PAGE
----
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Americana (music)

From Wikipedia, the free encyclopedia

Americana (also known as American roots music)[1] is an amalgam of American music formed by the confluence of the shared and varied traditions that make up the musical ethos of the United States, specifically those sounds that are merged from folk, country, blues, rhythm and blues, rock and roll, gospel, and other external influences.[2] Americana, as defined by the Americana Music Association (AMA), is "contemporary music that incorporates elements of various mostly acoustic American roots music styles, including country, roots rock, folk, gospel and bluegrass resulting in a distinctive roots-oriented sound that lives in a world apart from the pure forms of the genres upon which it may draw. While acoustic instruments are often present and vital, Americana also often uses a full electric band."[3][4]


The phrase "Americana", in its current meaning, to describe the culture of the United States of America, was coined in 1841.[5][clarification needed]

Despite the genre's most common name, it is not practiced solely by artists from the United States, as numerous artists from Canada are also prominent in the genre.[6] Canadian bands in the genre will sometimes be referred to as Canadiana rather than Americana in Canadian media,[7] although this is not a widely recognized synonym elsewhere.

Americana as a radio format

Americana as a radio format had its origins in 1984 on KCSN in Northridge, California. Mark Humphrey, a contributor to country/folk Frets magazine, hosted a weekly radio show called "Honky Tonk Amnesia" which played "country, folk, honky tonk, cajun, dawg, blues, and old-time music," a combination that the country music station KCSN advertised as "Americana."[8] The format came into its own in the mid-1990s as a descriptive phrase used by radio promoters and music industry figures for traditionally-oriented songwriters and performers.[4]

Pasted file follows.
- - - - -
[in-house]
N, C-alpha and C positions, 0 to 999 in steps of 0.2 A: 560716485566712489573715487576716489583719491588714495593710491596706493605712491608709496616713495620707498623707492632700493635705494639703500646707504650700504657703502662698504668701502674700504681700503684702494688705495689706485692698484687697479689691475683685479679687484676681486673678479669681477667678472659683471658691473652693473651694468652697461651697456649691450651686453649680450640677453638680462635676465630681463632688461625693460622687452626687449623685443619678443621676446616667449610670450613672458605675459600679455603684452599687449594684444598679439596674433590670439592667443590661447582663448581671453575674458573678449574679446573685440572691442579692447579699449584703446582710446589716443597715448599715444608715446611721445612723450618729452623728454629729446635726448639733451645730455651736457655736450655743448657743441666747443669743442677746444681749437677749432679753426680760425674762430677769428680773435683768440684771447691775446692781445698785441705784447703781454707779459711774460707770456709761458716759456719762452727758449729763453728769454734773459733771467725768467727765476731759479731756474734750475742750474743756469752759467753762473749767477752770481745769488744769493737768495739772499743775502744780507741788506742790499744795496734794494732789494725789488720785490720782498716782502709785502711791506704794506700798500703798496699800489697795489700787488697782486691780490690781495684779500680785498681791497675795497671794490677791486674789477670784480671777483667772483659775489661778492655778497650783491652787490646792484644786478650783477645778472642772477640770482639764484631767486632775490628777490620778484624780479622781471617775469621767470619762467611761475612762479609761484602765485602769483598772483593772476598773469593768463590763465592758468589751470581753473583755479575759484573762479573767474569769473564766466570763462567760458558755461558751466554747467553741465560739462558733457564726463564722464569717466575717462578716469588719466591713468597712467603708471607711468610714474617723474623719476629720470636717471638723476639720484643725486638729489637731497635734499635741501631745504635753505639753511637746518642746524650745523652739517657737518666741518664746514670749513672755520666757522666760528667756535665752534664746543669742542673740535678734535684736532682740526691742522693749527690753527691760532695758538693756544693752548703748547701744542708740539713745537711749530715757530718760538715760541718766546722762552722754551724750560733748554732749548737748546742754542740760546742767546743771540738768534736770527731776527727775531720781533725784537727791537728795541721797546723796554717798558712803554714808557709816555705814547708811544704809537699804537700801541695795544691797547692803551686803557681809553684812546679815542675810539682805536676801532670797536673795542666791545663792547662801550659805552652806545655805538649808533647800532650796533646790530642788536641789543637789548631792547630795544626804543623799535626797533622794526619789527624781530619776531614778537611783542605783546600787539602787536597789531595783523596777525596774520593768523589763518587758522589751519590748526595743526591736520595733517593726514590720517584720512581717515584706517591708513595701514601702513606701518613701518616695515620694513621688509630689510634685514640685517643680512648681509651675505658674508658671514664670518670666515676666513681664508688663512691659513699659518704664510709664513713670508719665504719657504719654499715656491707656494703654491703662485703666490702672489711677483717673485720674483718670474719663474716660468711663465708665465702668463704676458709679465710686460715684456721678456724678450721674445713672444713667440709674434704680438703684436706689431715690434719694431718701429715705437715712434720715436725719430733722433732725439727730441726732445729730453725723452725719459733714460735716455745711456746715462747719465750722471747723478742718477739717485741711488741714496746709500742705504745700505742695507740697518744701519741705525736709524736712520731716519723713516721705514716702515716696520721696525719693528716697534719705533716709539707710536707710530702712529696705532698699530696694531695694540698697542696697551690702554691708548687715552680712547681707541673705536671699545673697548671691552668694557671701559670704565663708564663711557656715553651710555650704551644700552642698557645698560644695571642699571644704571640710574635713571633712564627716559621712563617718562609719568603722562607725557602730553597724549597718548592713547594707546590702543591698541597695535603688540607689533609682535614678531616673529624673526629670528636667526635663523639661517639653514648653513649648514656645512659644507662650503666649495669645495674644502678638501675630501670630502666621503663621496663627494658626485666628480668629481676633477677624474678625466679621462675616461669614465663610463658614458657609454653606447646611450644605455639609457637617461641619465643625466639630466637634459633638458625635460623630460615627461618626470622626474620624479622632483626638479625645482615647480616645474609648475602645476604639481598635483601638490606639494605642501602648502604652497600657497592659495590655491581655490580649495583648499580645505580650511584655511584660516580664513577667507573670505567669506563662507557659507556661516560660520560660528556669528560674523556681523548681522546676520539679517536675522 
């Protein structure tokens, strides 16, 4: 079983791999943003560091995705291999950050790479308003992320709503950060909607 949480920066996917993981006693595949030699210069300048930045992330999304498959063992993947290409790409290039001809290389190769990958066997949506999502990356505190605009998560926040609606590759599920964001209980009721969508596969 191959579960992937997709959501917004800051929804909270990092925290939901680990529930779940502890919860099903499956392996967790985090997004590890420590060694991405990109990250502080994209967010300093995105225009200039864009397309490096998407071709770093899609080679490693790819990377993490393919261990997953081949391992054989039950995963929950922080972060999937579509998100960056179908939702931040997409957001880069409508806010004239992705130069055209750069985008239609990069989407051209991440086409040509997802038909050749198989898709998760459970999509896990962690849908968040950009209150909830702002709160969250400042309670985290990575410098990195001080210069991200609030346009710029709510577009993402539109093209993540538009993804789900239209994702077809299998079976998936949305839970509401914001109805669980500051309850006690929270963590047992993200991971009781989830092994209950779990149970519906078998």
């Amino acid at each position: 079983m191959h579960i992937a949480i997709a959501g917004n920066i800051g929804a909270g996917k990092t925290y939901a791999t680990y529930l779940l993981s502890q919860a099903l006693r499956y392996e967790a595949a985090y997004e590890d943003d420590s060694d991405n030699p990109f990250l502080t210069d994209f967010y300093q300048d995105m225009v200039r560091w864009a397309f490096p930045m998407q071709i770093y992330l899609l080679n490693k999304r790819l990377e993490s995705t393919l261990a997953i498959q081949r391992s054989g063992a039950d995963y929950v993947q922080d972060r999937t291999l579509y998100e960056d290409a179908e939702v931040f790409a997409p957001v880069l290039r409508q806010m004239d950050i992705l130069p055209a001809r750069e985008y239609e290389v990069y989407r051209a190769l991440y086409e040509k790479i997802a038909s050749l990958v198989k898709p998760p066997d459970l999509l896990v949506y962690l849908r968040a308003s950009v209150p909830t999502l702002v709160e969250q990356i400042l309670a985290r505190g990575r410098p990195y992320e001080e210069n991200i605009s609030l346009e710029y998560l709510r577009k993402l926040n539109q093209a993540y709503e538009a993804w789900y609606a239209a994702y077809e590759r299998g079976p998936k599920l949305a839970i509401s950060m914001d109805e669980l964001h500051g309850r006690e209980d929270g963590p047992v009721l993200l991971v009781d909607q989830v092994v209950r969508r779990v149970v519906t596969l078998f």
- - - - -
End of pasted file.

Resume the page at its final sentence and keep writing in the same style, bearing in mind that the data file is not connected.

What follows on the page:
See also


  1. ^ Widner, Ellis (July 16, 2017). "Bramletts gave root to Americana". Arkansas Democrat-Gazette. Retrieved July 17, 2019.
  2. ^ Pete Knapp (2008-10-06). "What is Americana Music?". Archived from the original on 2013-10-26. Retrieved 2014-03-23.
  3. ^ "What Is Americana". Americana Music. Retrieved 2017-02-05.
  4. ^ a b Bernstein, Jonathan (September 13, 2017). "Inside the Americana Genre's Identity Crisis". Rolling Stone. Retrieved 2018-05-11.
  5. ^ "Americana – Legends of America".
  6. ^ Annie Zaleski, "25 Country and Americana artists you might not know are Canadian". The Boot, September 5, 2018.
  7. ^ Lee Zimmerman, Americana Music: Voices, Visionaries, and Pioneers of an Honest Sound, Texas A&M University Press, 2019. ISBN 9781623497019. Chapter 48, "The Sadies Look South".
  8. ^ "Honky Tonk Amnesia". Frets. Vol. 6. 1984. p. 50.

External links

This page was last edited on 21 March 2020, at 05:00
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